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Summer Safety: Do Not Leave Your Pet In An Overheated Car

Summer Safety: Do Not Leave Your Pet In An Overheated Car

Safety tips and alternatives to leaving your pet in the car when running errands.

While many people dread running errands and having to drive around in their cars all day long, the feeling could not be more opposite for some dogs.

If you have a pet that eagerly jumps in the car whenever you are heading out, you may notice the thrill that they get from having the wind blow through their fur and sniffing all of the scents with their head hanging outside the window. When your dog is having that much fun from coming along on your errands and driving around with you, it’s hard not to bring them along in the car.

However, the inside of a car is actually a very dangerous place for a pet, especially during the summer months. On a warm day, the temperature inside of a parked car can rise to between 100 and 120 degrees in a matter of minutes, even when the windows are cracked open. On a hot day, such as a common 90 degree day here in Dallas, the inside temperature of a vehicle can even reach as high as 160 degrees, all in less than 10 minutes.

Therefore, it is important that you are never leaving your dog unattended in a parked car for any amount of time. Even leaving them alone in the heat for “just a minute” while you run an errand can be detrimental to their health.

The Dangers of Leaving Your Pet in the Car

There are a number of dangerous health side effects and problems that come from leaving your pet parked alone in the car:

  • If pets only have overheated air to breathe, they will begin to pant and eventually collapse. This can cause a heatstroke and even possible brain damage due to lack of oxygen reaching the brain.
  • When an animal’s body climbs above the normal 102.5 degrees, it risks undergoing damage to the nervous and cardiovascular system. This can cause your pet to become dehydrated, comatose and may even lead to death.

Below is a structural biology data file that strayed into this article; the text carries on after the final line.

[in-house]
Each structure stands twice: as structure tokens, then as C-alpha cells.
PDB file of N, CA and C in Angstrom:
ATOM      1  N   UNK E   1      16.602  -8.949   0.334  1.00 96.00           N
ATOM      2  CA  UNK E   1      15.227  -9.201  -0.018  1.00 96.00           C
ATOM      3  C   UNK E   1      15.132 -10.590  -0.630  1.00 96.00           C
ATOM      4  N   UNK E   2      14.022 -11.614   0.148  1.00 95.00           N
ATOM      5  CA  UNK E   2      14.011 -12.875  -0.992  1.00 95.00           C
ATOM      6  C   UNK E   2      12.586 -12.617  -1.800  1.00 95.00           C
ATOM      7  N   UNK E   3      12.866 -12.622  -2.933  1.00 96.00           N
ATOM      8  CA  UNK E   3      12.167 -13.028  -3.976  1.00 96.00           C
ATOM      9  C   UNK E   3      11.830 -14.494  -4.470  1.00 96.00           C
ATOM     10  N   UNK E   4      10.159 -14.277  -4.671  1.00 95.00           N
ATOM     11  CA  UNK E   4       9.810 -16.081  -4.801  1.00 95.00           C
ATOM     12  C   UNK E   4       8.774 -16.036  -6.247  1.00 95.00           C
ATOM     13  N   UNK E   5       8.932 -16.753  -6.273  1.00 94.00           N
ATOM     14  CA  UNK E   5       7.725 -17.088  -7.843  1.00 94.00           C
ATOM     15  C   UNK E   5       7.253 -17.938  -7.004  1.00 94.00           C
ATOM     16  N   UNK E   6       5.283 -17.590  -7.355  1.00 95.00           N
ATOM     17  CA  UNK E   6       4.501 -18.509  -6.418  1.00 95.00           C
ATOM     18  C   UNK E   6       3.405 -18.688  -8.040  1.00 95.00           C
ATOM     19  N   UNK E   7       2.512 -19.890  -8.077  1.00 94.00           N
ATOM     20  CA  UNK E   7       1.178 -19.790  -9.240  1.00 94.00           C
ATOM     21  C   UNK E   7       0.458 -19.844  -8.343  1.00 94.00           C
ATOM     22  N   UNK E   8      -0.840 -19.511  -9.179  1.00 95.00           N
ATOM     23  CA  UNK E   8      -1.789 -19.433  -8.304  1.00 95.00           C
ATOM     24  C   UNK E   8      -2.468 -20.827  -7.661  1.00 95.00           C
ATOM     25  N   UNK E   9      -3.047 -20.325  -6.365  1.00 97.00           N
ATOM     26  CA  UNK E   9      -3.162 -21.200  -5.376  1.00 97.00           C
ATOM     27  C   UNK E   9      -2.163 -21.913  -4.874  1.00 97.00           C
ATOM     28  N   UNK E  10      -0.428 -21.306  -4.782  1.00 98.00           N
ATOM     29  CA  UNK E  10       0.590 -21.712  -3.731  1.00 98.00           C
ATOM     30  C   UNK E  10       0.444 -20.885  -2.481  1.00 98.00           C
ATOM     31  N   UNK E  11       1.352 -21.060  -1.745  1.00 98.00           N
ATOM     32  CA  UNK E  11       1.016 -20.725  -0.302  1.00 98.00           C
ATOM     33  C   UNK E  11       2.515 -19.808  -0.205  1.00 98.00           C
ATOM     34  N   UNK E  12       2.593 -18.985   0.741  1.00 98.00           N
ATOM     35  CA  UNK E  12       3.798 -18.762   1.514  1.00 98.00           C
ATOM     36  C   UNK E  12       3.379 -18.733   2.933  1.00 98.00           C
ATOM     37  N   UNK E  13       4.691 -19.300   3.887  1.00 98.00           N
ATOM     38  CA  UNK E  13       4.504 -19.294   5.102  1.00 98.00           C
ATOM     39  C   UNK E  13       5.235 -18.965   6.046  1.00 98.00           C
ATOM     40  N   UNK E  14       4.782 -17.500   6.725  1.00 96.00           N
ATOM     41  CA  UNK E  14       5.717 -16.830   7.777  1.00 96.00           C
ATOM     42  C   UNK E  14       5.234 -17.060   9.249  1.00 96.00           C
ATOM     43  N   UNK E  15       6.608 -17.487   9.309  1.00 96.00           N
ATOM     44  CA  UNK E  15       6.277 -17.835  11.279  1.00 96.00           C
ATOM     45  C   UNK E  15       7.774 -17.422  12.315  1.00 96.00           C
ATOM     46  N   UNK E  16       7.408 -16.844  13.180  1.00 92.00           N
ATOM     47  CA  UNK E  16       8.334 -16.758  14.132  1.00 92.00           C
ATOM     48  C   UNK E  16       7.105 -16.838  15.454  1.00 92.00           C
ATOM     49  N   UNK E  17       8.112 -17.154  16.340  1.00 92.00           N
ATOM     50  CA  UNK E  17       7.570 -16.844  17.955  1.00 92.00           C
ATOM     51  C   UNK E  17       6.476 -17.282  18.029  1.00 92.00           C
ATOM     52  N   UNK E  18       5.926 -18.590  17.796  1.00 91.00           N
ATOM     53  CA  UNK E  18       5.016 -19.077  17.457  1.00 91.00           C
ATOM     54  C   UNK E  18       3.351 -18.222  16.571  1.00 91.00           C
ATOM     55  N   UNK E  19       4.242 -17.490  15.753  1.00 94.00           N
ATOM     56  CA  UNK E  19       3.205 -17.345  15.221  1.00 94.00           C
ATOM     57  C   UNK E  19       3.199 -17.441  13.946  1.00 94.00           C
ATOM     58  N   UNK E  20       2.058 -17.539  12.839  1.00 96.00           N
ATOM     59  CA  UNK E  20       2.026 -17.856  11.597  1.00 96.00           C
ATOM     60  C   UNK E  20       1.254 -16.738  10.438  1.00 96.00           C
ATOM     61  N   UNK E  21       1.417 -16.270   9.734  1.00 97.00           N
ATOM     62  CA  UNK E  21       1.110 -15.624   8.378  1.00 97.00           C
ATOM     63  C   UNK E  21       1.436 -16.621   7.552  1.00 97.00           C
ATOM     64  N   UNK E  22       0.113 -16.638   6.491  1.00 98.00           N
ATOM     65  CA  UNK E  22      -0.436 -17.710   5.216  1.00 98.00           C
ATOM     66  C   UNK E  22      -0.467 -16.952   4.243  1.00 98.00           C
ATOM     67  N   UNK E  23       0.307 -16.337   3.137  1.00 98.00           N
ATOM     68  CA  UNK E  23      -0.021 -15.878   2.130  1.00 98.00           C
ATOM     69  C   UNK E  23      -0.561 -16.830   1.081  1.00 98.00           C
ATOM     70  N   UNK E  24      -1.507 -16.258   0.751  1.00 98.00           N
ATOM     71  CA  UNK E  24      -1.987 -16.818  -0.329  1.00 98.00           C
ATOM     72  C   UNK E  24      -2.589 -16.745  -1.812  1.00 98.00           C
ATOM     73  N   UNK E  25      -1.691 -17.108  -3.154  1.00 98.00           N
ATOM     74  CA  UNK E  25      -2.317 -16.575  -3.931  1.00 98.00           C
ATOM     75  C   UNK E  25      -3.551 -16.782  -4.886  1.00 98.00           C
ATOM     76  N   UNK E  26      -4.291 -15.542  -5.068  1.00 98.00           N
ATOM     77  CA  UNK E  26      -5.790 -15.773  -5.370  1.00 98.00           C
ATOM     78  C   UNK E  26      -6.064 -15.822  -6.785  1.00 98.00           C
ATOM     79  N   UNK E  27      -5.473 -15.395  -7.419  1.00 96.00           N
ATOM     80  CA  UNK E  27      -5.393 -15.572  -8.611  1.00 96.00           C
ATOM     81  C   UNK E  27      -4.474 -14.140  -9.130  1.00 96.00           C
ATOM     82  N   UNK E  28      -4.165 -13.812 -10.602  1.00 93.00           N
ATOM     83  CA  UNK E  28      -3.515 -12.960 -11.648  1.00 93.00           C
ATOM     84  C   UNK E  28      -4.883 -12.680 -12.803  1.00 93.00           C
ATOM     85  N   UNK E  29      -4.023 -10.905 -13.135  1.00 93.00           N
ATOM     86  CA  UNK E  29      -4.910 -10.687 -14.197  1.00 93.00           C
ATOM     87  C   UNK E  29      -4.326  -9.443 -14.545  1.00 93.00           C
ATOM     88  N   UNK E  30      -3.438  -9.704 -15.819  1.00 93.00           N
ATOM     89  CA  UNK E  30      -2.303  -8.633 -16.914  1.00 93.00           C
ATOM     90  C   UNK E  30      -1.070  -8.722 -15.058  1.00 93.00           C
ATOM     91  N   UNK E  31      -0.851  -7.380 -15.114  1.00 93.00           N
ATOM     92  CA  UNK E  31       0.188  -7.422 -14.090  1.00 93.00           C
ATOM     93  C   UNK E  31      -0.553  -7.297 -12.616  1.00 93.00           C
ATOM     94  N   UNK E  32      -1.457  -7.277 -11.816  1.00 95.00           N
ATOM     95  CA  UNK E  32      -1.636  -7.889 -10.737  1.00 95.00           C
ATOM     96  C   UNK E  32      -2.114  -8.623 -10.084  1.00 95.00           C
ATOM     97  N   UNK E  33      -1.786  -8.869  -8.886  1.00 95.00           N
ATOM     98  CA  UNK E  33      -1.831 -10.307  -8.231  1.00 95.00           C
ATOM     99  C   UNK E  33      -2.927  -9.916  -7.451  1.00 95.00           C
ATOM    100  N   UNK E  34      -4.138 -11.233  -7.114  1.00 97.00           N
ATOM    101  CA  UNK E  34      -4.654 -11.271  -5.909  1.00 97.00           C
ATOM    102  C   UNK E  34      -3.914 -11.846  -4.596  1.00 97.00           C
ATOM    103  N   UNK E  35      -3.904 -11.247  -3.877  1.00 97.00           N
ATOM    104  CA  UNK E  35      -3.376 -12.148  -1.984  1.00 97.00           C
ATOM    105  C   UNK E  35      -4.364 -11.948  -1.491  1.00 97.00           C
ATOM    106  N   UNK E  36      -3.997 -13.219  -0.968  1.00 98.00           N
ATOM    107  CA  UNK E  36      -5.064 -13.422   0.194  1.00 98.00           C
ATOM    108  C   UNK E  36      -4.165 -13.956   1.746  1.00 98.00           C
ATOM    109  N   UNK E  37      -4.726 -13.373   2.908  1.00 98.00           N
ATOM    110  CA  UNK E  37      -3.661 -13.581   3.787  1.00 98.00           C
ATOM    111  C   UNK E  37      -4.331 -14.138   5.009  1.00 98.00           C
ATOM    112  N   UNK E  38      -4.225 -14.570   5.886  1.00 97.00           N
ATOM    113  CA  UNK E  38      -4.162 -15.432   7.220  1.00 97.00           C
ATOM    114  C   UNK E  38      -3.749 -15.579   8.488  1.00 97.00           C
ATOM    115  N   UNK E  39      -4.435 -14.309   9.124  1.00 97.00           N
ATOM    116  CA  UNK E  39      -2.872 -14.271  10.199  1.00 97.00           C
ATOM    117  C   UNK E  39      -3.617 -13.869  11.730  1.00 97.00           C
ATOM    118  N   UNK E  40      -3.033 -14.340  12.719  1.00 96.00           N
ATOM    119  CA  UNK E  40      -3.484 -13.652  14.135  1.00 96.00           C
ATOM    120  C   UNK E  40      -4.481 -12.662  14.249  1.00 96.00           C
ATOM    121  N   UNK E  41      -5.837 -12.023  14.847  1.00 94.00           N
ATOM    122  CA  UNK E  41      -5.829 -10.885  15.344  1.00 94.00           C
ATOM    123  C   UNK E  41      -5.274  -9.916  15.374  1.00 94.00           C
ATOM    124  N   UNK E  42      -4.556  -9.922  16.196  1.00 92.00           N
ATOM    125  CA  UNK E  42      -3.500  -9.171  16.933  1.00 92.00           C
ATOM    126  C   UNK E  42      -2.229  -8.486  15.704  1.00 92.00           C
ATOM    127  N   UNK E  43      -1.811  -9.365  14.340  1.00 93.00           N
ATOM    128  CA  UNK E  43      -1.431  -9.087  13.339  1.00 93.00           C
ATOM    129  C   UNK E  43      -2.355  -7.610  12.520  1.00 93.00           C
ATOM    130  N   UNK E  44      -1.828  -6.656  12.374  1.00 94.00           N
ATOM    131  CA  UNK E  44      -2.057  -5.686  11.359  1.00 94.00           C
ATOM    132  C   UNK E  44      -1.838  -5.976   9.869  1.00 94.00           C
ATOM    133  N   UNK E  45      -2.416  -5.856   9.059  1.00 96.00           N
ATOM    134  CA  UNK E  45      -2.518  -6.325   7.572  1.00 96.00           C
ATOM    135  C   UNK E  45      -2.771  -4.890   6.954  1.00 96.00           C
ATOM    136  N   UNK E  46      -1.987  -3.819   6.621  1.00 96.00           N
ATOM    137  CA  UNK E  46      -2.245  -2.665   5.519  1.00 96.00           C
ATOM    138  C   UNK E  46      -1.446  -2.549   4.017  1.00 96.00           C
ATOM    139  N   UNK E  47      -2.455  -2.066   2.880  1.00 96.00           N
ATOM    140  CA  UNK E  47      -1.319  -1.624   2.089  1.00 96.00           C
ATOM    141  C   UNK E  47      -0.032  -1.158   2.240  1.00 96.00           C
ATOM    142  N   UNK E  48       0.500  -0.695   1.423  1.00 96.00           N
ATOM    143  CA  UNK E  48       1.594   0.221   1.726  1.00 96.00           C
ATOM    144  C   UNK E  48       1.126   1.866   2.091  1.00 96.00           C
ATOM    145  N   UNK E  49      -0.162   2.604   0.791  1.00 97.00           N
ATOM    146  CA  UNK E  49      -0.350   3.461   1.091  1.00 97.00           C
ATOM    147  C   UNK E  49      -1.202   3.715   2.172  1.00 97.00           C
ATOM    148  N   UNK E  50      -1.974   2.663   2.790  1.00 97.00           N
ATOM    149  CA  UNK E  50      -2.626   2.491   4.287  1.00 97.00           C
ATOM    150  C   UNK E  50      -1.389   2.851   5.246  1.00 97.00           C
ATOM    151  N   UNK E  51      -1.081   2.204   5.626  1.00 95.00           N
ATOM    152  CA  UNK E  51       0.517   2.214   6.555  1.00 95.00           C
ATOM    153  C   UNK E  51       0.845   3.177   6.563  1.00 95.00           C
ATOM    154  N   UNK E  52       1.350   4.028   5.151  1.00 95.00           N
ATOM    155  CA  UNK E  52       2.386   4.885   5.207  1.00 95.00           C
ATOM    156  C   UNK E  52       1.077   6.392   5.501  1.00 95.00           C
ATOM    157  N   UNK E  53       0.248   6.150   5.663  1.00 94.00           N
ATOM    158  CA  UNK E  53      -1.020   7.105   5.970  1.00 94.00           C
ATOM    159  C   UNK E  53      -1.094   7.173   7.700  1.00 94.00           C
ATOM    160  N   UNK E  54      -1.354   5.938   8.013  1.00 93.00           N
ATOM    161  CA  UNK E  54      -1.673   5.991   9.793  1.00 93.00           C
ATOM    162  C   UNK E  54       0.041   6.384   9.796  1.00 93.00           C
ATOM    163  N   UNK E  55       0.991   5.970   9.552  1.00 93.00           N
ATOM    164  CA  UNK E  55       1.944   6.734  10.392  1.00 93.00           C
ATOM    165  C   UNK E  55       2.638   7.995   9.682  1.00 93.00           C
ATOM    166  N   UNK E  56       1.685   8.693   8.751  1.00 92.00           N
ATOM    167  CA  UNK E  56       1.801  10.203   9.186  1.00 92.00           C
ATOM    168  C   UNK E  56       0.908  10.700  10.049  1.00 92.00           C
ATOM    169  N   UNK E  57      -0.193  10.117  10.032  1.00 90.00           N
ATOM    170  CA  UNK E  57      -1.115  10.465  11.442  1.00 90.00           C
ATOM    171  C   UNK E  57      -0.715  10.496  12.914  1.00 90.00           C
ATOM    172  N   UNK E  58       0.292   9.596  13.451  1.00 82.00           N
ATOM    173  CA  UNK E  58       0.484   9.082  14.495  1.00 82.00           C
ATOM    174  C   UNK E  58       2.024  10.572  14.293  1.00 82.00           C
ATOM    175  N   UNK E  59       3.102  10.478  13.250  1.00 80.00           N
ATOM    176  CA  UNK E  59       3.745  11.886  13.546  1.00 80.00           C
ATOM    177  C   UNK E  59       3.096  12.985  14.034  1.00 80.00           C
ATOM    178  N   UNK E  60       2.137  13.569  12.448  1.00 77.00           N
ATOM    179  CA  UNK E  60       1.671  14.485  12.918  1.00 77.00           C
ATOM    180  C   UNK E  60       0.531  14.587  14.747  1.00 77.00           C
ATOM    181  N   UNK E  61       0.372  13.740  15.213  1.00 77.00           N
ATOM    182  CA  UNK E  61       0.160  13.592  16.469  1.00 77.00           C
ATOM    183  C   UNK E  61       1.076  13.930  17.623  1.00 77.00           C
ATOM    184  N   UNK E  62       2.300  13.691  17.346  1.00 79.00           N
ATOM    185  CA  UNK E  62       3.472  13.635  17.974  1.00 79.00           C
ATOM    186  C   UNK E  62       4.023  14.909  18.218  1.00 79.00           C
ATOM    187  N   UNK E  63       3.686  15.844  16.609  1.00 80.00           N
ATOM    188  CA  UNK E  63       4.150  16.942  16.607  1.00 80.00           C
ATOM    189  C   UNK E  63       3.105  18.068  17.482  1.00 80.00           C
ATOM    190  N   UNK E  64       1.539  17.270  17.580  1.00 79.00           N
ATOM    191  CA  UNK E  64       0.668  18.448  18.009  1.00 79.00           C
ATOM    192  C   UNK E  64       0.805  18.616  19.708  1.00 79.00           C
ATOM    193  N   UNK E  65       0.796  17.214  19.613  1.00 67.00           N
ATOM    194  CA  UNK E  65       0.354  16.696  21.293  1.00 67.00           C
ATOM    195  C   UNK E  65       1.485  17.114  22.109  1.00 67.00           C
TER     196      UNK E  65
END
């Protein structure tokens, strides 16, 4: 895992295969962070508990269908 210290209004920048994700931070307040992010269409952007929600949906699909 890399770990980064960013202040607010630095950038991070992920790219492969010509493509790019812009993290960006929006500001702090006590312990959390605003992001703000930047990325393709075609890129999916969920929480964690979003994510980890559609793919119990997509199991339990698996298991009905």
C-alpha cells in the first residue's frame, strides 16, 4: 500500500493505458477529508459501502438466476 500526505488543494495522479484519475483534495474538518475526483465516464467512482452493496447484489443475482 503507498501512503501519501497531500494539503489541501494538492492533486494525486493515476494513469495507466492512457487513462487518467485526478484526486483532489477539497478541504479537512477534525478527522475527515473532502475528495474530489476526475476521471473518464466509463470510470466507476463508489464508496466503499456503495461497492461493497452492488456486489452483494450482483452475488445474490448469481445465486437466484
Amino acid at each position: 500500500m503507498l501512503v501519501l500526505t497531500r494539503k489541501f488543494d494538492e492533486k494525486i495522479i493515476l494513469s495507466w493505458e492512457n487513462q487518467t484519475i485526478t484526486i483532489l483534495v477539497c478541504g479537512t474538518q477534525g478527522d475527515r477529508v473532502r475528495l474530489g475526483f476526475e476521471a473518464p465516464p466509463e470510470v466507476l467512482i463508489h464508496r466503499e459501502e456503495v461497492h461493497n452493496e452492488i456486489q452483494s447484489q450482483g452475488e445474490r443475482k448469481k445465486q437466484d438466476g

• Many states and counties are beginning to pass laws where pet owners who leave their animals in danger (such as overheating in a car) can face serious penalties and fines in order to encourage people to begin leaving pets at home on hot days.
  • Many people don’t realize it, but leaving your pet in the car with the windows down is also a leading cause of pet theft. Thousands of pets are stolen each year after being left unattended in their car.

Alternatives to Leaving Your Pet in the Car

While we encourage many people to simply leave their pets at home on hot days, we understand that you are not always unable to travel without your pets. For instance, when you are taking them on vacation or taking them to the vet. In these cases, here are a few alternatives to having to leaving your pet in the car on a hot day:

  • Drive-Through: In addition to getting food right through your car window, you can now use drive-throughs to get money from the bank, to pick up your prescriptions, to get coffee, and any number of other necessities. No need to leave your car at all!
  • Pet Friendly Stores: There are an abundance of pet friendly stores available for people who want to bring their dog along to browse the shops. Just make sure that your pet is always leashed and feels comfortable in large crowds before bringing them along.
  • Eating Outdoors: If you need to stop for a bite to eat while traveling with your pet, try searching for a restaurant with an outdoor patio. Many places will allow your pet to side beside the table while you eat so that you don’t have to leave them in the car.

Do you have any other tips or suggestions for what to do with your pet on a hot day? Be sure to leave them in the comments below!

All data and information provided on this site is for informational purposes only. Texas Alliance for Homeless Pets takes no representations as to accuracy, completeness, currentness, suitability, or validity of any information on this site and will not be liable for any errors, omissions, or delays in this information or any losses, injuries, or damages arising from its display or use. All information is provided on an as-is basis.

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